Alameda County Confirms Enough Signatures to Set Recall Election of District Attorney Pamela Price

By The Vanguard Staff

OAKLAND, CA – Alameda County District Attorney Pamela Price will be the subject of a recall election, according to the Alameda County Registrar of Voters, who confirmed Monday the campaign to recall Price had submitted enough valid signatures.

“Alameda County District Attorney Pamela Price was in office less than six months before the recall campaign was launched against her,” said KQED in its reporting.

Save Alameda For Everyone/SAFE turned in 123,374 signatures in support of the recall to the registrar’s office March 4 after beginning the campaign less than six months after Price took office, and claims the progressive reforms Price is carrying out are decreasing public safety, said KQED.

But Price supporters charge reforms are “essential to creating a more fair justice system, and argue increases in crime are more directly linked to underlying social conditions, like poverty and mental health,” noted KQED.

Price, a former civil rights attorney, won with 53 percent of the vote in 2022, promising to reduce mass incarceration, lighten sentences for accused under age 25 and hold police accountable for misconduct. Price, according to the SF Chronicle, “drew opposition from prosecutors and community members who view her policies as too lenient.”

“Today marks a historic moment for our community,” said Brenda Grisham, an organizer with Save Alameda For Everyone, one of two groups behind the recall effort. “The resounding support for this recall petition sends a clear message that the people of Alameda County demand accountability and ethical leadership from their elected officials.”

According to the registrar, 74,757 signatures met the validation requirements – about 49,000 were invalid – with 73,195 needed to validate the recall election, that will be called by the county board of supervisors.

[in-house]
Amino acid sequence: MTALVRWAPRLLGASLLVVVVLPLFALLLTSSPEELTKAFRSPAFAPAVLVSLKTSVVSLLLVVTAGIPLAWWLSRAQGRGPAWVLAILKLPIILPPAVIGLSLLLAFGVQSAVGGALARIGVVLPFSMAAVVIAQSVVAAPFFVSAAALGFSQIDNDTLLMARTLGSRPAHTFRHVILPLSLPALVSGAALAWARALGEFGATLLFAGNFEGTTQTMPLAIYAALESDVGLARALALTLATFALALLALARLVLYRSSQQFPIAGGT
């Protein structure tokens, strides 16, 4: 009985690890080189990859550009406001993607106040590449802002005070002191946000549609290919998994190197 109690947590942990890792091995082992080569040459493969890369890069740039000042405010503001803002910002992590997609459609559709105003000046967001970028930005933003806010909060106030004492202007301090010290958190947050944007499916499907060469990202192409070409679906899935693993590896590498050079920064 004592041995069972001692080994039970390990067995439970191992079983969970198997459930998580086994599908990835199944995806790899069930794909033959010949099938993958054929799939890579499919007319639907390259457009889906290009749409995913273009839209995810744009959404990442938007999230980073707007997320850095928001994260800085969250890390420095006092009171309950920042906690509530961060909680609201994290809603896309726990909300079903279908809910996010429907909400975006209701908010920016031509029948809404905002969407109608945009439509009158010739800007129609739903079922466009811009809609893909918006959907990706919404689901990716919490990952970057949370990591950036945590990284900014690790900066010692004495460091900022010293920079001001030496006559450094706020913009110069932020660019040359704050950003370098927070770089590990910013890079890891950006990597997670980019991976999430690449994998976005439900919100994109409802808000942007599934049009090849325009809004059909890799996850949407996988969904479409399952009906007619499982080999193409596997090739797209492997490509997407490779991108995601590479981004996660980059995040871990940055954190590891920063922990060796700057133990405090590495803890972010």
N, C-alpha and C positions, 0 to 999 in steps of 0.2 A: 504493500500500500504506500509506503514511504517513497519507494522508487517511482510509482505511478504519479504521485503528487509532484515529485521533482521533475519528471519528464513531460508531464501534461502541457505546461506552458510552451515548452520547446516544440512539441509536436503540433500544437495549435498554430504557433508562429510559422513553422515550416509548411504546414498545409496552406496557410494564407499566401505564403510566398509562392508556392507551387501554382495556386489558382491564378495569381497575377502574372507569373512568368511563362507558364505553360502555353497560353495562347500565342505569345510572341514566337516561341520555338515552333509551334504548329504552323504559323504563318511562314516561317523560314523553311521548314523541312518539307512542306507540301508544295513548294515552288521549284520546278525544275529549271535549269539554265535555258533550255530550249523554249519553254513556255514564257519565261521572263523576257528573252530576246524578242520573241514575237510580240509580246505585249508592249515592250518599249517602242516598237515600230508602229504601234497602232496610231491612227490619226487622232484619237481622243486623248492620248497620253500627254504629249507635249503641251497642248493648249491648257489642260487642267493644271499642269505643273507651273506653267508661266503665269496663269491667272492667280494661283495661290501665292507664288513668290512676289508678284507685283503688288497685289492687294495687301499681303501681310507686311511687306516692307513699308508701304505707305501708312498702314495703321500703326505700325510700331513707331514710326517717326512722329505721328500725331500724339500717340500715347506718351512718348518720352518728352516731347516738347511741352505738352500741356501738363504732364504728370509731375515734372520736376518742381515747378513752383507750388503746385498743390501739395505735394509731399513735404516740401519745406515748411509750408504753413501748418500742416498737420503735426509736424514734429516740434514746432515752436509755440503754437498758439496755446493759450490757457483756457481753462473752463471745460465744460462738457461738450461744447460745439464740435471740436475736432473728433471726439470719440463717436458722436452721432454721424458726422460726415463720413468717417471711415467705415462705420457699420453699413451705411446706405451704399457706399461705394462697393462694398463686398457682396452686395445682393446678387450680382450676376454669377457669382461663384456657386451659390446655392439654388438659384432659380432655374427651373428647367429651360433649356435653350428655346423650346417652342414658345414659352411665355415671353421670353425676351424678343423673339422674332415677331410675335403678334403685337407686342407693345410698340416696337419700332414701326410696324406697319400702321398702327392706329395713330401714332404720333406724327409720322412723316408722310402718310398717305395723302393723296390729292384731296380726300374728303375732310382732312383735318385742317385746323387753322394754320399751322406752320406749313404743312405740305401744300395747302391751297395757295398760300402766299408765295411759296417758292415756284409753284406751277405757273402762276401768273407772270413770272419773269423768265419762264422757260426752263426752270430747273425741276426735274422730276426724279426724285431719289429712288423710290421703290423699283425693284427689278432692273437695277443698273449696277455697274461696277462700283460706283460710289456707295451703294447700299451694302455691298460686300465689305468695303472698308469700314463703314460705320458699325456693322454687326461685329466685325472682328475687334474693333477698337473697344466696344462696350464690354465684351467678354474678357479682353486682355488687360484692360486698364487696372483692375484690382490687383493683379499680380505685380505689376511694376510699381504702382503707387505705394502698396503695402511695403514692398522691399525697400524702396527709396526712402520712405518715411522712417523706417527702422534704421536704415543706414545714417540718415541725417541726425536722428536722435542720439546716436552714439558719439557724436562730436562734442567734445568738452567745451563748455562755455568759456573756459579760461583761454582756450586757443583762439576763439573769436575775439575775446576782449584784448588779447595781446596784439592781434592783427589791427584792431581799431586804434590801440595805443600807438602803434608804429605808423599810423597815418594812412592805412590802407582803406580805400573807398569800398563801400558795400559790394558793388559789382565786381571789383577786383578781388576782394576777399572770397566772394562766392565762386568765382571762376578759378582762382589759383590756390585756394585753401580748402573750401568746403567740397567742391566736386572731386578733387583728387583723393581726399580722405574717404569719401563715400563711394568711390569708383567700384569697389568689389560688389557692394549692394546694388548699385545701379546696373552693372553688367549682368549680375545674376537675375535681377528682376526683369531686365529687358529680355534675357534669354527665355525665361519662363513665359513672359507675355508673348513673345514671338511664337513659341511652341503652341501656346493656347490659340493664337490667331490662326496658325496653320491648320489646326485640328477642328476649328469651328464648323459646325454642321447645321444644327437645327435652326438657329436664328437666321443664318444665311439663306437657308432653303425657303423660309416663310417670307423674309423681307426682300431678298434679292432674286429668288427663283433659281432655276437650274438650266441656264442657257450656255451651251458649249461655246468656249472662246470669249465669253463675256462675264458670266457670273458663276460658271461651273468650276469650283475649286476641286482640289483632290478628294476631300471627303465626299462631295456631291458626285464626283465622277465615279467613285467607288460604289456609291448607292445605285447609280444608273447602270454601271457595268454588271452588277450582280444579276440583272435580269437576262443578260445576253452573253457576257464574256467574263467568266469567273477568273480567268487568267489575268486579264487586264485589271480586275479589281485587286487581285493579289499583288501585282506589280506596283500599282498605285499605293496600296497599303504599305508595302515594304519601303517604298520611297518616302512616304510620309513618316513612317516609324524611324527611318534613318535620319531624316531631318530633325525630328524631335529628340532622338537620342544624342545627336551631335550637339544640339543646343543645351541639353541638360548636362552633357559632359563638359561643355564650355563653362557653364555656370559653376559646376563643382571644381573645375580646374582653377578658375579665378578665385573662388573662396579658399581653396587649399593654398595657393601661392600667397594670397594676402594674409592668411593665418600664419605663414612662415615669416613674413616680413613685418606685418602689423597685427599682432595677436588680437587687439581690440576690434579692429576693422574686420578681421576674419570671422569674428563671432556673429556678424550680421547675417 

KQED said, “The results come after the registrar decided in March to complete a manual review of the signatures after a sample review did not conclusively find that the collected signatures met the required amount to qualify.”

The Board of Supervisors must decide an election date within 14 days of the registrar completing its count. If the supervisors fail to select a date, county election officials will then have five days to choose.

Recall supporters said on “X” they want an election soon, but KQED said, “Recall opponents have said they would prefer a recall election to occur in November, citing experts who say general elections tend to draw a larger turnout and produce more progressive results.”

State rules note elections could be held 180 days in the future if it can be consolidated with a regularly scheduled election. A special election could cost around $20 million, said the county.

KQED reported, “Short of suing the county and delaying the election scheduling with a protracted court battle, a Price recall election that coincides with November’s presidential election is unlikely.”

“Joshua Spivak, a recall expert and senior research fellow at the California Constitution Center at Berkeley Law, said the conventional wisdom about higher turnout in general elections may not apply to recalls. He pointed to the recalls of three state governors — Gavin Newsom and Gray Davis in California, Scott Walker in Wisconsin — all saw greater turnout in the special elections,” KQED reported.

Spivak also told KQED, “The challenge is getting to the ballot. If they get to the ballot, about 61 percent of recalls nationwide result in removal, and another six percent result in resignation,” he added.

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